Like A Bat Out Of Invercargill…
To Go Faster: that was the single-minded purpose of Herbert J. “Burt” Munro (1899 – 1978), whose life story was an “inspirational movie” just waiting to happen.
The tagline boasts, “based on one hell of a true story,” justifiably it would seem, as Munro – a fearless, free-spirited New Zealand rider who broke land speed records in his 60s – was one hell of a character.
THE WORLD’S FASTEST INDIAN is the quixotic tale of Munro’s first trek from his provincial home town of Invercargill, New Zealand, to Utah’s Bonneville Salt Flats, to tilt at the land speed record in what he hopes will become The World’s Fastest Indian – his modified 1920 Indian Scout motorcycle. Reading like the archetypal Hollywood tearjerker, it is fortunate that archives of Munro interviews and riding footage still exists, to corroborate that his tall tale was indeed a real life template for underdog movies.
As with any “true” story, director-writer Roger Donaldson (whose resumé is a laundry list of recognizable films: THE BOUNTY, NO WAY OUT, COCKTAIL, SPECIES, DANTE’S PEAK) composites events and characters to squeeze Munro’s storied life into 127 minutes of fish out of water hell on wheels. Lifting many of the anecdotes and dialog from Munro himself (from a documentary Donaldson directed in 1973, which appears on the DVD: OFFERINGS TO THE GOD OF SPEED), Donaldson admits to Munro’s legend blurring over the years, “There were many stories that I’d heard that just could not have been true and then there were stories that I knew to be true that were hard to believe.”
Anthony Hopkins, as Munro, gives a startling performance (for his utter divergence from all things Hannibal or Uptight Butler), paying supreme tribute to Munro by burying himself in a role which is part absent-minded professor, part master mechanic, all nutjob – the type of guy who, when told to mow his thigh-high lawn, torches it with gasoline, not through any malice, but with an ingenuousness that would somehow endear him to all he came in contact with.
The able supporting cast reads like a B-Actor cameo call: Chris Williams, Bruce Greenwood, Paul Rodriguez, Christopher Lawford, and notable appearances by Annie Whittle and Diane Ladd, to further the fact that “dirty old men need love too.”
Accompanied by the Indian he worked on for decades like a lover, Munro’s quest would see him paying his way across the Pacific as cook onboard a tramp steamer, using a log as a wheel when the desert highway claims his makeshift trailer, choking down a Native American’s gift of powdered dog’s balls for his prostate, stealing petrol from the official race supply, letting his tailpipe char his calf during a record attempt rather than stopping, battling his own ailing heart, butting heads with regulation-raunchy officials and – the most horrible trial of all – spending a night in Hollywood.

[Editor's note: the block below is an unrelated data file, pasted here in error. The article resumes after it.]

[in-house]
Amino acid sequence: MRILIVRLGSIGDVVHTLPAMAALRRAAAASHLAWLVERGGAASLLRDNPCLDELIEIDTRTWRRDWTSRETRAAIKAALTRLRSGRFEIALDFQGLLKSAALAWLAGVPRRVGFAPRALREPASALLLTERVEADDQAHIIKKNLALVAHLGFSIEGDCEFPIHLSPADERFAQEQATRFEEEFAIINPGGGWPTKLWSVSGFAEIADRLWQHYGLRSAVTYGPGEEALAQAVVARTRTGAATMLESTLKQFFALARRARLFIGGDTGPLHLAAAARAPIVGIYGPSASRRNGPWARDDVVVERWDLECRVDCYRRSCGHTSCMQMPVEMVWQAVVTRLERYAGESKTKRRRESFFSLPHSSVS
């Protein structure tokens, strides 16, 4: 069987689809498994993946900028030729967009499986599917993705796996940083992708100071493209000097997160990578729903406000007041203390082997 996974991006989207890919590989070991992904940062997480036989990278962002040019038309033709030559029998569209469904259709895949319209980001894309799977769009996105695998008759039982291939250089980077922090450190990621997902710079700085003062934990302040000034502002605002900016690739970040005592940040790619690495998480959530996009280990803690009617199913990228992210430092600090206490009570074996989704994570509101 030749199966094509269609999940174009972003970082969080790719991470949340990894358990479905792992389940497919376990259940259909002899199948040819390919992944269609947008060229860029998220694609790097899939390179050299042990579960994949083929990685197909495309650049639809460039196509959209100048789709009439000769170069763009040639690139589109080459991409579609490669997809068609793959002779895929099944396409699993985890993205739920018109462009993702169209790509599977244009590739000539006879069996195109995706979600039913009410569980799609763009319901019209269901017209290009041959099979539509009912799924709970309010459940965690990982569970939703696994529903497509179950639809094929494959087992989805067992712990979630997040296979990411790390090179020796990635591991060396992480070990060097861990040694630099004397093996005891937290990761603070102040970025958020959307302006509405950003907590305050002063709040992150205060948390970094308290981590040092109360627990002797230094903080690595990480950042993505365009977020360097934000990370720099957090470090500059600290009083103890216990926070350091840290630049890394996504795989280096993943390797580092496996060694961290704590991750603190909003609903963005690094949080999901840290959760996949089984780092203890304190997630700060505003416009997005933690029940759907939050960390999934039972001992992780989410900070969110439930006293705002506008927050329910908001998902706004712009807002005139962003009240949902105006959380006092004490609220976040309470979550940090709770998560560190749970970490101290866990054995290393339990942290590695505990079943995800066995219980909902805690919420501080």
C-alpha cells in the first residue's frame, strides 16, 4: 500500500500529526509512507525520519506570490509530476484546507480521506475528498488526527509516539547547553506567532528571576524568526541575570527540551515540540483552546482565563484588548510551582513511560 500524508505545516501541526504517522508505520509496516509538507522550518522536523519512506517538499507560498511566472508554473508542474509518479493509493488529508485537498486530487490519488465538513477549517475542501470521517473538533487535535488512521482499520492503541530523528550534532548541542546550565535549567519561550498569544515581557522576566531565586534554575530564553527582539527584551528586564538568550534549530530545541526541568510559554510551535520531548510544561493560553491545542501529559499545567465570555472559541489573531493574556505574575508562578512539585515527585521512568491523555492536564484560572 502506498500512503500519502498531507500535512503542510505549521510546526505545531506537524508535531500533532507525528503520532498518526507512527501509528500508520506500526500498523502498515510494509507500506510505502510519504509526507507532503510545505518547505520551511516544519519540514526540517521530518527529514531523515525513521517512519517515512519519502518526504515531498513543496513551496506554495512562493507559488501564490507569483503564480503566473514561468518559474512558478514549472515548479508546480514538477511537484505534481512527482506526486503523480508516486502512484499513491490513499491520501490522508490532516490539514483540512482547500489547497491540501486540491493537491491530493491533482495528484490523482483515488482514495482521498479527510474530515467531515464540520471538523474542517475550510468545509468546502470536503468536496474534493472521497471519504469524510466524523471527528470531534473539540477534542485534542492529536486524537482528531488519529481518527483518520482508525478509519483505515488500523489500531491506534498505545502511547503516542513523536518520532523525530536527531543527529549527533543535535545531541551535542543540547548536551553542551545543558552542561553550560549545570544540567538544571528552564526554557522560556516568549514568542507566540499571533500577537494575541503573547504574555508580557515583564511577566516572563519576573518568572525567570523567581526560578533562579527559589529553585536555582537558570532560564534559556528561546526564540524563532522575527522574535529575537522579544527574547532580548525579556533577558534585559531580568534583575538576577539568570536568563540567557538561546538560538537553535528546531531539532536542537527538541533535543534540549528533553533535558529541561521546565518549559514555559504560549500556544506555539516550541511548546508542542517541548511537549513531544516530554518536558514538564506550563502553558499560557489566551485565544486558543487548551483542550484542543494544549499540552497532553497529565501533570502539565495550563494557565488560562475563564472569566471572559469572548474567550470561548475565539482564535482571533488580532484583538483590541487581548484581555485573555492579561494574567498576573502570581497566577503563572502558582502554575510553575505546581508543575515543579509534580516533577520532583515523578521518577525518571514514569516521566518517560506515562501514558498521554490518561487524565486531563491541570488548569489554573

Was Munro such a yokel that, instead of finding a hotel in Long Beach (where he would pick up his bike from Customs the next day), he would rather trek all the way north into Hollywood for the night just to “see film stars”? Apparently so. With scenes that read like a clunky CROCODILE DUNDEE, Munro winds up at the Flamingo Sunset hotel, promptly getting ripped off by a fake flower-girl, propositioned by an old hooker and meeting a transvestite within the space of two minutes. (When I first moved to Hollywood, it took me a whole month to get taken by a small-time hustler, propositioned by a skanky hooker and befriend a she-male.)
Cutting down on the weight of his bike – and against all regulations – Munro saw no need even for brakes (“I’m planning on going, not stopping”) or a parachute (“I’m not planning on bailing out”). From the poverty-stricken, ascetic life he led, it was no wonder he was eternally ready to die with his boots on. If Munro had nothing else, he had balls. And plenty of ’em. Which accounts for his simple philosophy, “You live more in five minutes on a bike like this going flat out than some people live in a lifetime.” And also accounts for the trail of bodacious, wrinkled squeeze he left in his wake.
For those who believe in planetary alignments and other such nonsense, the whole solar system must have conspired to aid Burt Munro in those days leading to the 1962 Bonneville Speed Week, as fortuitous event after fortuitous event nudges him towards his goal, everyone’s heart melting over Burt’s cause (from competitors to race officials alike), creating a syrupy Disney contagion that seems non-believable at times, but which must have some basis in reality, as the shattered records are testament to this broke, obsessive, neighborhood nuisance becoming a living legend.
Some of Munro’s land speed records still stand to this day.
It’s a sobering thought that there must be thousands of fanatical old tinkerers out there who obsess over seemingly ridiculous, esoteric pastimes, any of which, with the right set of circumstances, could land them in history books.
Burt Munro just happened to be the wrong man in the right place at the fastest time.